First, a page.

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Therapy-related MDS and AML in acute promyelocytic leukemia

Mette Klarskov Andersen and Jens Pedersen-Bjergaard

We read with great interest the report of Latagliata et al1 on therapy-related myelodysplastic syndrome (t-MDS) and acute myelogenous leukemia (t-AML) following treatment of acute promyelocytic leukemia (APL). The authors observed 5 out of 77 patients with APL, who after intensive chemotherapy including all-trans retinoic acid (ATRA) relapsed with MDS or AML while in molecular remission of APL. Before relapse progressive cytopenia was observed in all 5 patients and at relapse, a phase of MDS was verified in 4. Three of the patients presented new, cytogenetically unrelated clones. The authors conclude that all 5 cases are induced by idarubicin, mitoxantrone, and etoposide used as induction therapy or by alkylating agents used before autologous stem cell transplantation in 2 patients.

The chemotherapy regimen administered as frontline therapy for APL included 3 courses of idarubicin with a total cumulative dose of 80 mg/m2 and one single course of mitoxantrone and etoposide, all topoisomerase II inhibitors, plus cytosine-arabinoside, plus ATRA. Maintenance treatment was methotrexate plus 6-mercaptopurine, and in some instances ATRA. This regimen is not suspected to be extremely leukemogenic. Cases of relapsing APL were reinduced with mitoxantrone and cytosine-arabinoside, were conditioned with alkylating agents, and received an autologous stem cell transplantation. Following such a procedure, the risk of t-MDS and t-AML has been shown mainly to depend on the cumulative dose of alkylating agents and topoisomerase II inhibitors administered as primary therapy before transplantation.2 The 2 patients with t-MDS or t-AML receiving autologous stem cell transplantation for APL were apparently not heavily pretreated.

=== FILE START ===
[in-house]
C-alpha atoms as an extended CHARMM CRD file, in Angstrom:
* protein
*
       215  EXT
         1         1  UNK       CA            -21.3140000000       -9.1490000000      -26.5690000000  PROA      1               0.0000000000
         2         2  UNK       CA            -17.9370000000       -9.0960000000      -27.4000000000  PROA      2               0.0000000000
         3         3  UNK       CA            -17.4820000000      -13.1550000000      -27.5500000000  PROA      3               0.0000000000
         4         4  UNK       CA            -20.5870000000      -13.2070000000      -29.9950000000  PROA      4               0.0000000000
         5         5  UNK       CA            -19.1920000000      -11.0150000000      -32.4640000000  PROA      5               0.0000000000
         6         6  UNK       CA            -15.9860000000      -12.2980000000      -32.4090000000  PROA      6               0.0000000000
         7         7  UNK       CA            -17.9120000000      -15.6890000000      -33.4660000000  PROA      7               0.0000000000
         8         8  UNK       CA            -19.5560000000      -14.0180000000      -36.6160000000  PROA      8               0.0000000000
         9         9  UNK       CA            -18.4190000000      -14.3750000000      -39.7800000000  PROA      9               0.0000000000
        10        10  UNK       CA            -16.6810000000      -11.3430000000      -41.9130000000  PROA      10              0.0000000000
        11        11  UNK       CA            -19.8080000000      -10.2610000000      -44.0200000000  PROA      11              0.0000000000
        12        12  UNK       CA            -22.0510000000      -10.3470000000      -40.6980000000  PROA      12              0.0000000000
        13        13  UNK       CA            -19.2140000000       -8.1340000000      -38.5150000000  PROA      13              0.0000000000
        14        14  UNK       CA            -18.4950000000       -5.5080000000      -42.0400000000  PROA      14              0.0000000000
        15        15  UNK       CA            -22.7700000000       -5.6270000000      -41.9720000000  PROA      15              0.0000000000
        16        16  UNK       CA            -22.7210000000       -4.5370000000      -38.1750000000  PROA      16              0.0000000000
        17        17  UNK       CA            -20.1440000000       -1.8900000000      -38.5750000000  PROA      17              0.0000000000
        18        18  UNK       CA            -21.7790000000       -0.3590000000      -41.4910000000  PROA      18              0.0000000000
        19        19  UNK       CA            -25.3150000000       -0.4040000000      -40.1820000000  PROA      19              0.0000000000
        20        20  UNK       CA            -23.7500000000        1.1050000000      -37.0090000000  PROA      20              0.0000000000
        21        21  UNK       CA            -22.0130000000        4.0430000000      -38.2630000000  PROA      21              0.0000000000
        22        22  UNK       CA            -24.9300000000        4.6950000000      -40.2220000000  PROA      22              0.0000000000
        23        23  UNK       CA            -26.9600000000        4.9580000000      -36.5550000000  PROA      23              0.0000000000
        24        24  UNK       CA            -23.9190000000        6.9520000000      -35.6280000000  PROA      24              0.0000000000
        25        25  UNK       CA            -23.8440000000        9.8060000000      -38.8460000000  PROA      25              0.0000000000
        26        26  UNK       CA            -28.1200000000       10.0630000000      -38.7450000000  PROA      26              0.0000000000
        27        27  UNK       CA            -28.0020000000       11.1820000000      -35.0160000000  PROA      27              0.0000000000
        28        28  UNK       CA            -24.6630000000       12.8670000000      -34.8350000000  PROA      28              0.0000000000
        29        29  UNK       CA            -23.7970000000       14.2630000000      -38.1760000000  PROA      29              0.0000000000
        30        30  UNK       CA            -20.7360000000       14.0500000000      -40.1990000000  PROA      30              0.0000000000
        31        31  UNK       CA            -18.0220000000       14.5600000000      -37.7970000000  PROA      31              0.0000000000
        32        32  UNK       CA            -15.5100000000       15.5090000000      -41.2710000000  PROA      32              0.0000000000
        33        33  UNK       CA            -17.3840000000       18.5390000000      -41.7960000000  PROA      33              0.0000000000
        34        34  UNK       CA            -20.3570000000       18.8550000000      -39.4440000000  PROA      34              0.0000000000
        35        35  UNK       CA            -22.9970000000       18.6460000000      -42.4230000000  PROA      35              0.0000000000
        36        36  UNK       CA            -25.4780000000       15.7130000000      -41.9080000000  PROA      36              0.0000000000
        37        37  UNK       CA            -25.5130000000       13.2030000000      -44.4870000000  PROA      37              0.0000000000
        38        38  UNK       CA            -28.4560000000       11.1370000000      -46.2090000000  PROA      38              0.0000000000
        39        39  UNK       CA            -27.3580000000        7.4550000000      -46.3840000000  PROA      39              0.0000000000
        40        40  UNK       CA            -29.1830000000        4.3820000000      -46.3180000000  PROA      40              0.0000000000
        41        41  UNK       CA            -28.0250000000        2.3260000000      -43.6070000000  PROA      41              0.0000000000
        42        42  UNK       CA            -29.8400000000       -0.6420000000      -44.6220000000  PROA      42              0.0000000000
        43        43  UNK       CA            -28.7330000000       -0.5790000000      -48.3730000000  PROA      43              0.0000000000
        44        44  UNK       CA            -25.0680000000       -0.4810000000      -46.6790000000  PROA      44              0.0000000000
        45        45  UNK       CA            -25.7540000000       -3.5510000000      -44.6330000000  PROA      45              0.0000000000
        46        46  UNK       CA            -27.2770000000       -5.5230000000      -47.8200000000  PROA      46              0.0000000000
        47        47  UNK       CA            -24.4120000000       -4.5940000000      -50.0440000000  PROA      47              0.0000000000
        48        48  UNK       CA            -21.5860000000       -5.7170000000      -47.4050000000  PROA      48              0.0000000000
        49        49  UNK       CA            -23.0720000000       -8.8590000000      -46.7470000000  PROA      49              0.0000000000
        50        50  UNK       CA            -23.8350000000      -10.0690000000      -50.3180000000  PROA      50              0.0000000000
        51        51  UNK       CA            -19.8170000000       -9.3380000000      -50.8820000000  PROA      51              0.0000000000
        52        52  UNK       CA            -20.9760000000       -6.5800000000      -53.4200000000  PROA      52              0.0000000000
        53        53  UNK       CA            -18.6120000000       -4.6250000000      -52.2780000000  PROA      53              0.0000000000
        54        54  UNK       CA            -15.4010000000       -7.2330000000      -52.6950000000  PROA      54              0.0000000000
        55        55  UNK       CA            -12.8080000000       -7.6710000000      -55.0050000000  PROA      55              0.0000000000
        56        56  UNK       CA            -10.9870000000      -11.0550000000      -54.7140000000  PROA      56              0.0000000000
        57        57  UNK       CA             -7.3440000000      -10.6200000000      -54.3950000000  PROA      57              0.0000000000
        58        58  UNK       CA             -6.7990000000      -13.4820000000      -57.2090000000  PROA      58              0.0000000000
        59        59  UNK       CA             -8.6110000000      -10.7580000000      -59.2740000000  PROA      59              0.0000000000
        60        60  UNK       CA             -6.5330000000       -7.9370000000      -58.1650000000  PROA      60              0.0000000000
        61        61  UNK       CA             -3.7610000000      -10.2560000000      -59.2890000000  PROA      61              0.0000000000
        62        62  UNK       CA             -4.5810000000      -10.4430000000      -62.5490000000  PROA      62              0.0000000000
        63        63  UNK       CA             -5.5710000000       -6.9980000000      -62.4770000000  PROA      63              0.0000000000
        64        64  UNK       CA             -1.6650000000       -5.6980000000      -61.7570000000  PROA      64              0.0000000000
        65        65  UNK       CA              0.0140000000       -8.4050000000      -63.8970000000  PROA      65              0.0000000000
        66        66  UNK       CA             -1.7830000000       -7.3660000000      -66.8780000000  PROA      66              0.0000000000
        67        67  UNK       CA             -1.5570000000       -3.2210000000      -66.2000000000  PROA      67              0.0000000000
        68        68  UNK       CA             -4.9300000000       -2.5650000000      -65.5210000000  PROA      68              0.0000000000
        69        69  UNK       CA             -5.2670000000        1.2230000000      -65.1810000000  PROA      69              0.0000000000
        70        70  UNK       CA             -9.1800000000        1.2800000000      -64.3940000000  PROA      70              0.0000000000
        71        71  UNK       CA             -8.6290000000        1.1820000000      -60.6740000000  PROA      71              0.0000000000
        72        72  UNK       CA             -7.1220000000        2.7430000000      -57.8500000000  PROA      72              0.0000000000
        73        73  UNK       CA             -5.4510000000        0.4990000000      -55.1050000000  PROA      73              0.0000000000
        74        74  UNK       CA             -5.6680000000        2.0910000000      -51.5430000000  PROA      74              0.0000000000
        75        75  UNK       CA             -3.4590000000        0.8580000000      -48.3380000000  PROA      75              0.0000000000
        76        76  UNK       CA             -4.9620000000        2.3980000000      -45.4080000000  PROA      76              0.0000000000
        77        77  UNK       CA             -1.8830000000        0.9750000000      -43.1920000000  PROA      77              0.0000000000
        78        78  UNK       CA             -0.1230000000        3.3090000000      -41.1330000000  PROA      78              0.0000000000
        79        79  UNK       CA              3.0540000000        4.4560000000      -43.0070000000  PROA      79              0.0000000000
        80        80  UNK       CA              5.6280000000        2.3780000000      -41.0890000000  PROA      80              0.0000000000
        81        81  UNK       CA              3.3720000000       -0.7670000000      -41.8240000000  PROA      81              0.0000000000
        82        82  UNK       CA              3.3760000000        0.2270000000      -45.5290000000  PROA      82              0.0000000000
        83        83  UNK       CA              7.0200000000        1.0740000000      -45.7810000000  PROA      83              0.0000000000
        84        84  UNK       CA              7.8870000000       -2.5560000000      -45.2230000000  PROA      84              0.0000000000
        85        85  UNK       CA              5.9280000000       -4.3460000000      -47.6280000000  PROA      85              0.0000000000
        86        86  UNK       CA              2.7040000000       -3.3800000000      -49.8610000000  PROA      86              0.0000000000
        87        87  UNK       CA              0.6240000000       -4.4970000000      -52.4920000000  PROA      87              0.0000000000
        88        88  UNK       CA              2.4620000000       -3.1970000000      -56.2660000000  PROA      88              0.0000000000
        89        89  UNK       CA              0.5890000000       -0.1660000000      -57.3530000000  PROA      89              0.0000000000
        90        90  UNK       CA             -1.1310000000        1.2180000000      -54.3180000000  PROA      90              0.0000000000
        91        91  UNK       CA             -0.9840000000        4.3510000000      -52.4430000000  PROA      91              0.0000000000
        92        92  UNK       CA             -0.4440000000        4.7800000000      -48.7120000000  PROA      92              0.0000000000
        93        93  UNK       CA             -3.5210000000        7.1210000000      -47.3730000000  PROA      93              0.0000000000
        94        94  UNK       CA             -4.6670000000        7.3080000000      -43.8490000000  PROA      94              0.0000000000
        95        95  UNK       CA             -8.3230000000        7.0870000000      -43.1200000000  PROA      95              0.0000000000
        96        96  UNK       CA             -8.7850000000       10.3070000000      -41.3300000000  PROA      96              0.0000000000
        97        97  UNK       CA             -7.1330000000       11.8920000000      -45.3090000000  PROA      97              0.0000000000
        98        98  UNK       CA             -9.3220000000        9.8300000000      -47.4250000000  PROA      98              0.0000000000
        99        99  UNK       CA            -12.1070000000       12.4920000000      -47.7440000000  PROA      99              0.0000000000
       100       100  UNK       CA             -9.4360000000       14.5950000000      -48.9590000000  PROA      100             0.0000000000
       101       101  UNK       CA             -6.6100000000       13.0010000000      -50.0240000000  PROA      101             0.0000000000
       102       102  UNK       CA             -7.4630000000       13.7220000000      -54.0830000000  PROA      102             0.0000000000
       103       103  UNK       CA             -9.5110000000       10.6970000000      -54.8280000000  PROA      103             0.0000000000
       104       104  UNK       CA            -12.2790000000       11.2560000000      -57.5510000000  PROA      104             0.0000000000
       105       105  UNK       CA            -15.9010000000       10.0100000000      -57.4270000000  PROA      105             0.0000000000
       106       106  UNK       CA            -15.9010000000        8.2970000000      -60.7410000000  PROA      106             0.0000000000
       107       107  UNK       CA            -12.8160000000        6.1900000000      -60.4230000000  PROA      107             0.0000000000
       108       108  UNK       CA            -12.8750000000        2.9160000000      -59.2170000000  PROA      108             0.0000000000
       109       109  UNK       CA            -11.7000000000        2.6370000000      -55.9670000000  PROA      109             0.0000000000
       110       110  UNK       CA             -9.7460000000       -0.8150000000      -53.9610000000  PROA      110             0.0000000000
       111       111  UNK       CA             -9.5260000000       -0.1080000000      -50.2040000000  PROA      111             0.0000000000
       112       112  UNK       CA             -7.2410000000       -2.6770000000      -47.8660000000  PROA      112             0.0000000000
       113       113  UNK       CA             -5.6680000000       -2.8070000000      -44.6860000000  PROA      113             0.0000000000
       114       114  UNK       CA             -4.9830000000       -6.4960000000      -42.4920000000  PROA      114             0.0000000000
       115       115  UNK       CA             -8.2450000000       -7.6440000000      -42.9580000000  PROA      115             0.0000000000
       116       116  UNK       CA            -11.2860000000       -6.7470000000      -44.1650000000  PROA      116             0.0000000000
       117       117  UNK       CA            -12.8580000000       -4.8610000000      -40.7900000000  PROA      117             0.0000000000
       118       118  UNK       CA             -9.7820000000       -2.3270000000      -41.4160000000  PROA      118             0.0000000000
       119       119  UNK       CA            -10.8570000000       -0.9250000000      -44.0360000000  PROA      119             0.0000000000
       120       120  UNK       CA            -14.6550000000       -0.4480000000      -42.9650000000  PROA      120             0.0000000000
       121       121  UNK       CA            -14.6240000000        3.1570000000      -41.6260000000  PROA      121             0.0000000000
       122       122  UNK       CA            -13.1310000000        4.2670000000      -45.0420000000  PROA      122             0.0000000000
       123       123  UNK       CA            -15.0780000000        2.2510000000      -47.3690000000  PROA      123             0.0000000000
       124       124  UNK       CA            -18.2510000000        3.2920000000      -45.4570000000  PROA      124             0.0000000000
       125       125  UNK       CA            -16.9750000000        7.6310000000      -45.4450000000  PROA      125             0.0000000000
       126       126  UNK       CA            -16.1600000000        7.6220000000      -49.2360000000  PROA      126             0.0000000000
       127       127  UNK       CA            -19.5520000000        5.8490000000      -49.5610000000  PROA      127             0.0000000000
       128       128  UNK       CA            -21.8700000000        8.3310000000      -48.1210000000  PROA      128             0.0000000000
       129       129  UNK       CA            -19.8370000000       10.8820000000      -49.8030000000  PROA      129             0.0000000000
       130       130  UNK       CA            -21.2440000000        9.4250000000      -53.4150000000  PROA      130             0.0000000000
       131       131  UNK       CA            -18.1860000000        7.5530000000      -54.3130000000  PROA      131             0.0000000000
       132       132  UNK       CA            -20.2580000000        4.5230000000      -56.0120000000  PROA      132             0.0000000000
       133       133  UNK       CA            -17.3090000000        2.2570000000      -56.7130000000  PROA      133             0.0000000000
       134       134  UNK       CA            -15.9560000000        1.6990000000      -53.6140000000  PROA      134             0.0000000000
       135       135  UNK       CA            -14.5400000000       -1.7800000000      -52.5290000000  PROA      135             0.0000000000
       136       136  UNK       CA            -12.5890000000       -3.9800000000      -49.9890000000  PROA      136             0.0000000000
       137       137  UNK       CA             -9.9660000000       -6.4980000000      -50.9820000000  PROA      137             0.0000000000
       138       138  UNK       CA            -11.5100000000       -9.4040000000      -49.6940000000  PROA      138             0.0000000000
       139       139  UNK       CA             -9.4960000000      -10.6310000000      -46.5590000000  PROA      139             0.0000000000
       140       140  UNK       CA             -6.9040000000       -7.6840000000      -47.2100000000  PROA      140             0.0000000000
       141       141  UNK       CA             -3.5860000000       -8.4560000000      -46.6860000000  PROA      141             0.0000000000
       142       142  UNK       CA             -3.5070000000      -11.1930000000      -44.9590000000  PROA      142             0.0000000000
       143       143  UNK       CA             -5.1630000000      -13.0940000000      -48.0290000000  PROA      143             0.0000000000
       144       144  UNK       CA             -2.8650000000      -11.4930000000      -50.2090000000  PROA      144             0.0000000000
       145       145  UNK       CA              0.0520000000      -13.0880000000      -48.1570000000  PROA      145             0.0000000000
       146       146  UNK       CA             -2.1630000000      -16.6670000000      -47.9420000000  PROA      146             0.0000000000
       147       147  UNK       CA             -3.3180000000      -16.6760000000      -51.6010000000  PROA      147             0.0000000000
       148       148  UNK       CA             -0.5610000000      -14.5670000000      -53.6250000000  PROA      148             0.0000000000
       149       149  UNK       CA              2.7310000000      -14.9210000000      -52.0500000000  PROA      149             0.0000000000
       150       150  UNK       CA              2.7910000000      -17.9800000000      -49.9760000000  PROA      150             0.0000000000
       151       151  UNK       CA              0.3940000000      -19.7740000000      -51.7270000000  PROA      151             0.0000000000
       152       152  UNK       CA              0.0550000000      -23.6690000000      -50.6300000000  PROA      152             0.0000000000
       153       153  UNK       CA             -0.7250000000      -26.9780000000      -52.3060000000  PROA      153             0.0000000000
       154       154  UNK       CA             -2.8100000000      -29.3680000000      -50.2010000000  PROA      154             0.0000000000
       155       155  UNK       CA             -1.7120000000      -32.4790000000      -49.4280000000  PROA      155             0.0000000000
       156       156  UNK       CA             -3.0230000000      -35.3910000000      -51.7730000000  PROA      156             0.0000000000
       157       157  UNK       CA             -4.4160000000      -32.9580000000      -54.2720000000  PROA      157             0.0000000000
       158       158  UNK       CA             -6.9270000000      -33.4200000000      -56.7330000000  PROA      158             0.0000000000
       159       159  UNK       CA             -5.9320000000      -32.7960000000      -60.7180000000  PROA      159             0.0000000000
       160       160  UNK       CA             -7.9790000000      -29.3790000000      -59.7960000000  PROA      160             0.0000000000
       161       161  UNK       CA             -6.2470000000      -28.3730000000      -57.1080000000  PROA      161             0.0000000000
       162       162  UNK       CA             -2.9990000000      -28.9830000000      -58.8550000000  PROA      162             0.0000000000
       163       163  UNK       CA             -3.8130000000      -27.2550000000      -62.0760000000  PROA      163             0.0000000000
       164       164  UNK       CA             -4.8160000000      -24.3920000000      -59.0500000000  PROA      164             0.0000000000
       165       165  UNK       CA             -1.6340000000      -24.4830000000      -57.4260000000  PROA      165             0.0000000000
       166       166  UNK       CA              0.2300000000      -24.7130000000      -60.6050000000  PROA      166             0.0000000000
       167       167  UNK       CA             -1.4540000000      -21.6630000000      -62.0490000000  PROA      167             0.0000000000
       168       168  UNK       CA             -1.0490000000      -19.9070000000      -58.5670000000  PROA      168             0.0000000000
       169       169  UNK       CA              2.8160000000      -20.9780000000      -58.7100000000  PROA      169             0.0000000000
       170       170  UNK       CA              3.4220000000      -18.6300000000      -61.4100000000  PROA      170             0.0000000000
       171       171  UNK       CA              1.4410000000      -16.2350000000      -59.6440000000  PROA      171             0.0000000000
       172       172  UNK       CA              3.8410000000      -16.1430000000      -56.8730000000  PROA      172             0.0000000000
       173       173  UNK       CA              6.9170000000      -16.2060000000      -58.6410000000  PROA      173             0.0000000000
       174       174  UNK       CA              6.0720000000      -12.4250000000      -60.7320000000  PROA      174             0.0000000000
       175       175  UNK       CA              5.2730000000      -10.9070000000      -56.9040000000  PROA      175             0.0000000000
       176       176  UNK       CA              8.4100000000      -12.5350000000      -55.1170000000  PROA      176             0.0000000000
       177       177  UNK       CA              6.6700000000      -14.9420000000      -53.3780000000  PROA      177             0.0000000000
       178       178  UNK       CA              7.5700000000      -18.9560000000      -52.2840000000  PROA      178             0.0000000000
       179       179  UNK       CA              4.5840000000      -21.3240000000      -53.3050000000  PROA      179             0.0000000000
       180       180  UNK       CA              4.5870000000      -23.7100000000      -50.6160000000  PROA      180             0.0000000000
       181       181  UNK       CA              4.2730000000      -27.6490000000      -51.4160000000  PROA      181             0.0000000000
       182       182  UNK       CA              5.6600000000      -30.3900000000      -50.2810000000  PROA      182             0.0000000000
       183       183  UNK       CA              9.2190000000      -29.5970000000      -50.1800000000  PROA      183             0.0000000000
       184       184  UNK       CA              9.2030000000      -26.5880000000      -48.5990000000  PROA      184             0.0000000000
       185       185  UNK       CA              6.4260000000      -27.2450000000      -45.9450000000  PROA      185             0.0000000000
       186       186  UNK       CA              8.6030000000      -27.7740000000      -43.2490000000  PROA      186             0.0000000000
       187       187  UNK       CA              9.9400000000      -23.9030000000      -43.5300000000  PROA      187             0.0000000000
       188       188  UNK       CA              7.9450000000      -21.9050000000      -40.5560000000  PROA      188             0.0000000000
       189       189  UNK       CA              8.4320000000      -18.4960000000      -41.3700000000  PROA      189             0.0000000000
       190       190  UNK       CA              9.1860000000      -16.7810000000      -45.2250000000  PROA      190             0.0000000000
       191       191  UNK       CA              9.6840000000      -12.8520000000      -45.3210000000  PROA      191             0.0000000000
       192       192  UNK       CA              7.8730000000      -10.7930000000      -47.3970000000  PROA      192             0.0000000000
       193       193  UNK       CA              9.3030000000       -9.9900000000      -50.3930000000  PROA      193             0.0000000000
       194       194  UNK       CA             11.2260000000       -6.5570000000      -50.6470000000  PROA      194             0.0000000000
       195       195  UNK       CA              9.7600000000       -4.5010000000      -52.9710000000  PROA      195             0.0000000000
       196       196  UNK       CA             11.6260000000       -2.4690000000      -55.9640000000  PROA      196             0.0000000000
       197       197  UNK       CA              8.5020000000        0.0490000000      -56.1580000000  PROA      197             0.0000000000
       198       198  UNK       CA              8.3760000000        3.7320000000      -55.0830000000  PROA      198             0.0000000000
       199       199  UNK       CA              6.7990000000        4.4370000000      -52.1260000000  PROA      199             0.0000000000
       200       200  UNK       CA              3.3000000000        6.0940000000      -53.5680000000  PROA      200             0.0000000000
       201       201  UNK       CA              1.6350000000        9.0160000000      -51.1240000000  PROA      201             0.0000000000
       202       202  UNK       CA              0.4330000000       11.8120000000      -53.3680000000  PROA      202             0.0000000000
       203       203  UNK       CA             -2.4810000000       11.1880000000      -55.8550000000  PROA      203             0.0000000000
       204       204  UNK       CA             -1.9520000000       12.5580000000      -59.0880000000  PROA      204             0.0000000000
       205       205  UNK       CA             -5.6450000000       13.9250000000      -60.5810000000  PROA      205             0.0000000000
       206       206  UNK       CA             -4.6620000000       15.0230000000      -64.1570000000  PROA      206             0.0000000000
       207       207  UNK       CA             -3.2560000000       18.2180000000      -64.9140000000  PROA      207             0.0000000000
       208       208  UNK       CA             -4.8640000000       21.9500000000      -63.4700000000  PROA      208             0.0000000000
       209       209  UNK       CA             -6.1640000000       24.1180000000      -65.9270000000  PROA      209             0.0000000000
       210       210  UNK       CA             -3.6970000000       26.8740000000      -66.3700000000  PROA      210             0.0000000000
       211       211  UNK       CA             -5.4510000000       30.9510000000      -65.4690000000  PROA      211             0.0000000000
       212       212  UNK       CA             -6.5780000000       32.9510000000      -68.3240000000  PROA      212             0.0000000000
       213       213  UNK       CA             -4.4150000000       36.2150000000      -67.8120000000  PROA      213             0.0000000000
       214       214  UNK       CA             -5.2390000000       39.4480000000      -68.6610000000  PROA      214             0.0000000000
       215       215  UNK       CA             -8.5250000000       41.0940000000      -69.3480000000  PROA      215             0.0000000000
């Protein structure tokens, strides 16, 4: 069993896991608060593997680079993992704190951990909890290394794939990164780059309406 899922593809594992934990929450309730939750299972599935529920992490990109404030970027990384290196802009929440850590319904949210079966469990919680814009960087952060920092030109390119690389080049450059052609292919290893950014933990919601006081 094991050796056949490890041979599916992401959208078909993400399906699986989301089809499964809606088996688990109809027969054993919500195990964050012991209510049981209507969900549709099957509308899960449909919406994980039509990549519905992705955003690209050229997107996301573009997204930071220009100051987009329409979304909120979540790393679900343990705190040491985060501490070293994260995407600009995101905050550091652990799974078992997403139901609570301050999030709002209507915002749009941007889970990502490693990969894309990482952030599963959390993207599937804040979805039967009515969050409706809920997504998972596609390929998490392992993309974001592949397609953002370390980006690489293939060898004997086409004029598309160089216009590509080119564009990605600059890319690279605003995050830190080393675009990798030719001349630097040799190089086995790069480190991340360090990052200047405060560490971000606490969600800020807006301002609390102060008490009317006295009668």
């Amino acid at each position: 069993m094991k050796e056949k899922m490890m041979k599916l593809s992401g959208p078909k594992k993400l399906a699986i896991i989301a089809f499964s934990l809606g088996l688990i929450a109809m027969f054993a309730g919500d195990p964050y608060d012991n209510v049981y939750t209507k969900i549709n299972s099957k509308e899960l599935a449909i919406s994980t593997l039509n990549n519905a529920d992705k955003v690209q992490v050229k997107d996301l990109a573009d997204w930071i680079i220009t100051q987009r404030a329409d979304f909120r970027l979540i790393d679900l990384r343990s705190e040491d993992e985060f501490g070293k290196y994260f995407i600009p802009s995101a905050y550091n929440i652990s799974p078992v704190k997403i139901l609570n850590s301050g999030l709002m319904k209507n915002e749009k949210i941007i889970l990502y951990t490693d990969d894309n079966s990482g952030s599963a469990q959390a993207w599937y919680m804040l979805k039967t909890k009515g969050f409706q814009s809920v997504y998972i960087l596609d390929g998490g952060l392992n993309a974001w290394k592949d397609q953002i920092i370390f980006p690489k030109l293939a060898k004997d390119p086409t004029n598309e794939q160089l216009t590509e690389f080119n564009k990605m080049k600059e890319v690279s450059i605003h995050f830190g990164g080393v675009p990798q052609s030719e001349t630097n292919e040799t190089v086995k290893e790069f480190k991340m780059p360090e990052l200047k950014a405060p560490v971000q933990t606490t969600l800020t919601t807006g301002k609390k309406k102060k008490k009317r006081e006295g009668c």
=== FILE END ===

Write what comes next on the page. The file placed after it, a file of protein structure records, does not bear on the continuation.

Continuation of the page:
Previously, close associations have been observed between therapy with alkylating agents and development of t-MDS with deletions or loss of 5q or 7q; and between therapy with topoisomerase II inhibitors and development of t-AML with the recurrent balanced translocations, most often to chromosome bands 11q23 and 21q22. Results from our studies of 49 consecutive cases of t-MDS or t-AML diagnosed in 7 closely followed cohorts of patients receiving intensive chemotherapy3 are shown in Table 1.

Table 1.

Type of chromosome aberration and type of previously administered chemotherapy in 49 consecutive cases of t-MDS and t-AML from the Copenhagen series3

In the study by Latagliata et al1 none of the 5 relapsing patients presented any of the recurrent balanced chromosome abnormalities characteristic of t-AML following therapy with topoisomerase II inhibitors. Furthermore, the patient relapsing with monosomy 7 had not received alkylating agents. This raises doubt about the origin of the relapses of MDS or AML, at least in 4 of the 5 patients discussed, and questions the postulated extremely high risk of t-MDS and t-AML after therapy of APL.